Existing assessments tend to emphasize multiple choice, or “bubble in”, type of questions because they are easier, more timely, and cheaper to score. Research has shown that these types of questions do not provide an accurate reflection of students’ critical thinking skills. To garner an accurate assessment of these skills, more in-depth questions, where the student provides a written response, are now being more widely adopted. This raises questions about the cost associated with grading constructed response items.
The, published today, addresses these cost questions. The paper concludes that, “In a higher quality assessment, human scoring of student essays can comprise over 60 percent of the total cost of the assessment. Automating this scoring process holds tremendous promise in making higher quality assessments affordable.” Machine scoring of essays may be 20 to 50 percent as much as human scoring with large volumes (see Exhibit 4 on p35 for details).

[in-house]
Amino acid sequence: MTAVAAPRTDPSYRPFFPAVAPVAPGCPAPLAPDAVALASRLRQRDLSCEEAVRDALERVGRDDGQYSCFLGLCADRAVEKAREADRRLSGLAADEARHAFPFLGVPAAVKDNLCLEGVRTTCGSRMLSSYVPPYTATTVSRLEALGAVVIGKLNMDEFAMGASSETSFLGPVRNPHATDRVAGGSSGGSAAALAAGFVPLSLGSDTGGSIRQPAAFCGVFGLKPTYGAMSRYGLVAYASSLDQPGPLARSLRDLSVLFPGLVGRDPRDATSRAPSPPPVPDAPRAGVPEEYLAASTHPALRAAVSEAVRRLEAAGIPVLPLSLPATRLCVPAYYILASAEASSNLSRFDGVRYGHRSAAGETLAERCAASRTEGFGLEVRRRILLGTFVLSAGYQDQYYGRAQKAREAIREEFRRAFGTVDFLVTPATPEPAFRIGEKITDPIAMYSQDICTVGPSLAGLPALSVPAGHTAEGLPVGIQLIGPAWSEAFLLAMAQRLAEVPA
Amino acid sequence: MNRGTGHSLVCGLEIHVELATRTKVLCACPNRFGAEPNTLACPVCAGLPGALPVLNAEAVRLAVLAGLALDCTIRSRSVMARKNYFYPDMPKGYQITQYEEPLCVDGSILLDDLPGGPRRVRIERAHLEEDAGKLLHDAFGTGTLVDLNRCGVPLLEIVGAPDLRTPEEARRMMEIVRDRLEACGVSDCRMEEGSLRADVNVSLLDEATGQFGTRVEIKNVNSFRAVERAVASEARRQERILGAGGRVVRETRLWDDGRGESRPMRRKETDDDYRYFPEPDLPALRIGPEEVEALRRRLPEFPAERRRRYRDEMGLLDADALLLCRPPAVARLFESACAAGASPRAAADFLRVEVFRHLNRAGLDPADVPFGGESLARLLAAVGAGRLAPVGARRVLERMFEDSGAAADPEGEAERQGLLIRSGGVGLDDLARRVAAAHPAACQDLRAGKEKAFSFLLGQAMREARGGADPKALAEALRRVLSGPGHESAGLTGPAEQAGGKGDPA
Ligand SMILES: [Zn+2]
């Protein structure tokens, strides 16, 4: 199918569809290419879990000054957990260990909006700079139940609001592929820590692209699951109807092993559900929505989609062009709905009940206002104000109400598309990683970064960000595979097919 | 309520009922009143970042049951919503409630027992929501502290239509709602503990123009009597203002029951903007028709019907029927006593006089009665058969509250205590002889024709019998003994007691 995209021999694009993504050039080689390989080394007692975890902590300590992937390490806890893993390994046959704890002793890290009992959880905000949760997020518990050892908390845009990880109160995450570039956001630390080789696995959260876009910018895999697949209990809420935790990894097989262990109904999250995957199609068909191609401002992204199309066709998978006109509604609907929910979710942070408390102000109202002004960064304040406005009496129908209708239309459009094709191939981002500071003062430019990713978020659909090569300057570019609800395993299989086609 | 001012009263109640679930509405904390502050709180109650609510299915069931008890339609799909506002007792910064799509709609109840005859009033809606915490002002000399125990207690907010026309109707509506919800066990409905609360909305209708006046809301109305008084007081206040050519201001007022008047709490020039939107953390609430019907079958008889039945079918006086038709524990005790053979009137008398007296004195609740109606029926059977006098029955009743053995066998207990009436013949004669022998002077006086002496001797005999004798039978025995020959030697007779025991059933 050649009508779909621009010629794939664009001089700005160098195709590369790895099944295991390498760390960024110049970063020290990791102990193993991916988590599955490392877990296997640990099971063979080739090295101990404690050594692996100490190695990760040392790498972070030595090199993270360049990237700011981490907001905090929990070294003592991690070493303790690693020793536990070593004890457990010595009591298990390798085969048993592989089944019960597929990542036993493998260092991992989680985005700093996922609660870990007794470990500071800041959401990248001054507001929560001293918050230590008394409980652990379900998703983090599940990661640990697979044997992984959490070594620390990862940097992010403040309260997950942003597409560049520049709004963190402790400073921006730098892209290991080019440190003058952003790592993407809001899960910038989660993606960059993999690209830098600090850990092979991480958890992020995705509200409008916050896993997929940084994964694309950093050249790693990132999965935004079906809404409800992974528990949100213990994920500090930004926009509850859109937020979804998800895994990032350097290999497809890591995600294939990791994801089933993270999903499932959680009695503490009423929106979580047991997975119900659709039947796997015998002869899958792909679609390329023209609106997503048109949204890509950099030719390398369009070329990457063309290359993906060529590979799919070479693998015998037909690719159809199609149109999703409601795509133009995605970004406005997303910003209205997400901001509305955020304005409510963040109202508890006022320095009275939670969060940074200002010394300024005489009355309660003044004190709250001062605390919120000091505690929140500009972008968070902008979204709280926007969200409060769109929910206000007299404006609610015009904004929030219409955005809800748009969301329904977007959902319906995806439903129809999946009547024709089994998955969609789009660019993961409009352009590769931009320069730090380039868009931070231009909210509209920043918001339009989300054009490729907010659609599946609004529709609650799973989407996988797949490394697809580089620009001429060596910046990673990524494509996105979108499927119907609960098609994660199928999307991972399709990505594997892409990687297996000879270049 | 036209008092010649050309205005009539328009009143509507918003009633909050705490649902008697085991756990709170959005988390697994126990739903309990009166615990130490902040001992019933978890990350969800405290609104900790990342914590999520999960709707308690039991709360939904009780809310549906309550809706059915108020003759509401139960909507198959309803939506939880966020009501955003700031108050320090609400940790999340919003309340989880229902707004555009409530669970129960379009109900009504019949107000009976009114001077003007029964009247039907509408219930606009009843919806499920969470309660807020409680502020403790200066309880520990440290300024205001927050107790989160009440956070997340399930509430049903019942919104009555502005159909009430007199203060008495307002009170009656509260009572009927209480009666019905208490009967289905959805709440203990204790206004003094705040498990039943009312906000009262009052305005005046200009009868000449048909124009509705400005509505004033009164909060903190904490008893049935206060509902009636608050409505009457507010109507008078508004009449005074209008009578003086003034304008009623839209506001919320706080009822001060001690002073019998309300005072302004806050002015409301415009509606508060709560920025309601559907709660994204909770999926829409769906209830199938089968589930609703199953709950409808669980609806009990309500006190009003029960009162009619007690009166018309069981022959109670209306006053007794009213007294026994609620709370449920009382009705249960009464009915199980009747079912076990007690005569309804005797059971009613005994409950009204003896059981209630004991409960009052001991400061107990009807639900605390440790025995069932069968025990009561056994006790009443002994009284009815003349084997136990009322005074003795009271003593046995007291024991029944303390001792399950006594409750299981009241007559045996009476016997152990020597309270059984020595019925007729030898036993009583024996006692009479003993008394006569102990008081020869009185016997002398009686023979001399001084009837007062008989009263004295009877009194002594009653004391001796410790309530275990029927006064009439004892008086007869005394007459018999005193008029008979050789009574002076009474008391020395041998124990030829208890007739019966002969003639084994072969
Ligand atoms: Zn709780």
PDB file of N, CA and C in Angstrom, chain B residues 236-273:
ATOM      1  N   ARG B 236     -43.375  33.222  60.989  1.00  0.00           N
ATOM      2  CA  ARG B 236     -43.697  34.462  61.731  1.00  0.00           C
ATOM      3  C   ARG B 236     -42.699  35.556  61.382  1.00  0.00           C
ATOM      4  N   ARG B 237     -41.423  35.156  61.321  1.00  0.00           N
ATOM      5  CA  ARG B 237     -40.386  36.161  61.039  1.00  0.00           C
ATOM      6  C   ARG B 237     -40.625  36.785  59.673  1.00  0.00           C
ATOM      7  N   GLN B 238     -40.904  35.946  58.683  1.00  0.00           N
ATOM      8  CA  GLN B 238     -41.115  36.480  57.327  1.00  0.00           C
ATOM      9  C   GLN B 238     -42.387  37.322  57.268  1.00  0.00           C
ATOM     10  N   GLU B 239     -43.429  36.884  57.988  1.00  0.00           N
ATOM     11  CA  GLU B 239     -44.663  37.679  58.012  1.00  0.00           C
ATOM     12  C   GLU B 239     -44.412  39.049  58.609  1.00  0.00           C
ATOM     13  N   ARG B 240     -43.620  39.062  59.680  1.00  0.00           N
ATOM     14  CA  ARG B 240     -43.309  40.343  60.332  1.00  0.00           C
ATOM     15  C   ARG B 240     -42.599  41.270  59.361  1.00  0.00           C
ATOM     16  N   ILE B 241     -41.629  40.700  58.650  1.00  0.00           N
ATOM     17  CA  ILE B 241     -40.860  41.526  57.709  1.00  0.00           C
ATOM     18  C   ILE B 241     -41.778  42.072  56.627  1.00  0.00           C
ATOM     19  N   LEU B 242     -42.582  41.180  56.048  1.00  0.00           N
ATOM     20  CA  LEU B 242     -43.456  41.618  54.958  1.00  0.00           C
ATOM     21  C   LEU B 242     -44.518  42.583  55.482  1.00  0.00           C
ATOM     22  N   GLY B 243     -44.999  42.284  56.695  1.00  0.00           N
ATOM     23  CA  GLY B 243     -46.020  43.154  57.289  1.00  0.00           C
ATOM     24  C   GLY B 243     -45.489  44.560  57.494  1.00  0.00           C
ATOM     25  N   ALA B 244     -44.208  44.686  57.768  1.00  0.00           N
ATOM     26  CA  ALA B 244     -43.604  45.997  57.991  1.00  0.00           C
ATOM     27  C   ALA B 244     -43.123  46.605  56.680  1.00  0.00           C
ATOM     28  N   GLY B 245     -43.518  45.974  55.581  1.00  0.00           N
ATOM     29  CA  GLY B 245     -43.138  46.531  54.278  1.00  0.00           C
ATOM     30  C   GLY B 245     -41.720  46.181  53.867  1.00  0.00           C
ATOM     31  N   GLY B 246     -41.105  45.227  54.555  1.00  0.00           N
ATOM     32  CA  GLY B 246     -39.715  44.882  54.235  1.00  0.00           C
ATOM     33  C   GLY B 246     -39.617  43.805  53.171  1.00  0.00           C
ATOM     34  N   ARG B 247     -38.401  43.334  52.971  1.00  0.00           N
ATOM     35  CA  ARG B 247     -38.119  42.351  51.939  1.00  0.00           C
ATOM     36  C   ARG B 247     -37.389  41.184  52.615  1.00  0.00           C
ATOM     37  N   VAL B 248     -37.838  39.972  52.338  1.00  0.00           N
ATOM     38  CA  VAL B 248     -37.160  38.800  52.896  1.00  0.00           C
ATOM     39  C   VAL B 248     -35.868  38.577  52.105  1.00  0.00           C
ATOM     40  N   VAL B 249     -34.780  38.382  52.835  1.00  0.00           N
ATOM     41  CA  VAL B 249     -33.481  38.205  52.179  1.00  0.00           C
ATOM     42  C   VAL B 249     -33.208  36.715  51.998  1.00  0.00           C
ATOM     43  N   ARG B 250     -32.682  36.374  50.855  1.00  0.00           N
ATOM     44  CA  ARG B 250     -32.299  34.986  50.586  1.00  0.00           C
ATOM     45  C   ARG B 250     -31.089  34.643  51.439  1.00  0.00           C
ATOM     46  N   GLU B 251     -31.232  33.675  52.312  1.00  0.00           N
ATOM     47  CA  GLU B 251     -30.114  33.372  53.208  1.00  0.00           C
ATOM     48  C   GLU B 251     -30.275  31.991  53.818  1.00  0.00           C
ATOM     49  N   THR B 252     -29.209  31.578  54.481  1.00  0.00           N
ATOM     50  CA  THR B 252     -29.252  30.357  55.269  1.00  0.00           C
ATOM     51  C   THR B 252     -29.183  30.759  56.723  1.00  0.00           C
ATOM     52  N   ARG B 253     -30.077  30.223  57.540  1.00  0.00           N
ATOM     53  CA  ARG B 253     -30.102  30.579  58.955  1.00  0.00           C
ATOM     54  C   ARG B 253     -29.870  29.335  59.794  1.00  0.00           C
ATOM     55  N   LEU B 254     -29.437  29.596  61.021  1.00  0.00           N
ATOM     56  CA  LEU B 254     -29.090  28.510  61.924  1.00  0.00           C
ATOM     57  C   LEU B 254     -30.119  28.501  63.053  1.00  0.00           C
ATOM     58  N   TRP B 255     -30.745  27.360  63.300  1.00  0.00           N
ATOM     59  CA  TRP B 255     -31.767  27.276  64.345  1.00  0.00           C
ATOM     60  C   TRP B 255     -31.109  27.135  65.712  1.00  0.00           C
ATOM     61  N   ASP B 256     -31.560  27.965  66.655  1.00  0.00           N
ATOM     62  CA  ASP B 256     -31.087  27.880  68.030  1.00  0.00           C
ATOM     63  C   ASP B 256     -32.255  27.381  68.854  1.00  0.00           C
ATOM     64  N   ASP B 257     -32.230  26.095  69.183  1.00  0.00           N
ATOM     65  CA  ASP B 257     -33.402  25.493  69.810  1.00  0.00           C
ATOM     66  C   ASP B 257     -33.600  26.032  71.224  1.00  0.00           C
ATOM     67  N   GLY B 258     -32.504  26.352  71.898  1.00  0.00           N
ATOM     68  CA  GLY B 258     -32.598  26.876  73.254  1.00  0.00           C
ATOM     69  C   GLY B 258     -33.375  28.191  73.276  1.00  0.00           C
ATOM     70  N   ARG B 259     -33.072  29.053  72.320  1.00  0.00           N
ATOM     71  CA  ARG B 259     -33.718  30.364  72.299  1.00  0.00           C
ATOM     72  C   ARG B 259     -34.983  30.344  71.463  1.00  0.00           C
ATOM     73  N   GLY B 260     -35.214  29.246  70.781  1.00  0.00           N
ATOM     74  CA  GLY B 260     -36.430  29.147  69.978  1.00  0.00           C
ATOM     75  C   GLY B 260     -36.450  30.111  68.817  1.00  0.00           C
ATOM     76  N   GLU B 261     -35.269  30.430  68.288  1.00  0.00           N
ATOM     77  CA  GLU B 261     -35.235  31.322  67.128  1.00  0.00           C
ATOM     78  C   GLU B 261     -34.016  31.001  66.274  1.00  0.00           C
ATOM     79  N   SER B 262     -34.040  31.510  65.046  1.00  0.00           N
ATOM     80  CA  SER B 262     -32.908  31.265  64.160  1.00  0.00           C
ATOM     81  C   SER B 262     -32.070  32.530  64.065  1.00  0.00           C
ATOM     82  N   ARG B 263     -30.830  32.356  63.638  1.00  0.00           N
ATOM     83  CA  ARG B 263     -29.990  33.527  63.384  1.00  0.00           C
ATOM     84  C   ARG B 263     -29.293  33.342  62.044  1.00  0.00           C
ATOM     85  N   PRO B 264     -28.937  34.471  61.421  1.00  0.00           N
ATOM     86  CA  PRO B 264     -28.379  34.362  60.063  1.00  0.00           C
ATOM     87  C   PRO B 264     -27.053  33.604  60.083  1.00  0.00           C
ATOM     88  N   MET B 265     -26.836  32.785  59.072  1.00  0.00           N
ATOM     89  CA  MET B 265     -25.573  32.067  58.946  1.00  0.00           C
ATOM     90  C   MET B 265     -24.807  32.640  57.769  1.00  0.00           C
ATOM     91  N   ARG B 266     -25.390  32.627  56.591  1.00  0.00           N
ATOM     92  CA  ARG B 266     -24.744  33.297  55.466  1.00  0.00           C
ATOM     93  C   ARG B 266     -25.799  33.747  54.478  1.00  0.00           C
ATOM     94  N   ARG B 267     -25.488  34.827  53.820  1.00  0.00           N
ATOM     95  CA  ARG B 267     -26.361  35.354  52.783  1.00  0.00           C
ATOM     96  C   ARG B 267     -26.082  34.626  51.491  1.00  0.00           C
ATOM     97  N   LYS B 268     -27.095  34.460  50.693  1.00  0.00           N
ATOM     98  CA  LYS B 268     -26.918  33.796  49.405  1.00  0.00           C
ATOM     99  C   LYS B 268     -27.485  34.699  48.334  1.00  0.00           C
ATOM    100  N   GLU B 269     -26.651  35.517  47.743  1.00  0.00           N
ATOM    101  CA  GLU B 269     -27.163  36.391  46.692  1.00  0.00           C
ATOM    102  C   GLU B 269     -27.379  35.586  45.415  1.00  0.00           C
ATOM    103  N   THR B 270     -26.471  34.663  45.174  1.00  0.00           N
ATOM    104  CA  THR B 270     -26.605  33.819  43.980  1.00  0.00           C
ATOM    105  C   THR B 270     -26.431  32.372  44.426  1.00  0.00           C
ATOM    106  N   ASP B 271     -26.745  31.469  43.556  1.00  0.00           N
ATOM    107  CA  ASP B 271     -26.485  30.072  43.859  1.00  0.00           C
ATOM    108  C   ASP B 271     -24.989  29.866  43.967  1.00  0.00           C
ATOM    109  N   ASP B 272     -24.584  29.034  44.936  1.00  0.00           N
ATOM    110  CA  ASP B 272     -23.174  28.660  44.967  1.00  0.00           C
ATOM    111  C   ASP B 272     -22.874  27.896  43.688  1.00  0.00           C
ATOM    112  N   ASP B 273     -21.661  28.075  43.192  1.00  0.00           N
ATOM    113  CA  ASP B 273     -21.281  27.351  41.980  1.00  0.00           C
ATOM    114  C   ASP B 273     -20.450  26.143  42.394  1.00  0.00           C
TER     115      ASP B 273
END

Concerns remain regarding the quality of automated scoring but athat machine scoring of essays is as accurate as scoring done by trained graders and short answer responses were nearly as accurate.
The paper recommends that rather than designing items and then worrying about scoring that states and consortia “work jointly with the vendor community to develop the type of items that can both assess students’ Deeper Learning skills and be efficiently scored by current vendor machine scoring engines.”
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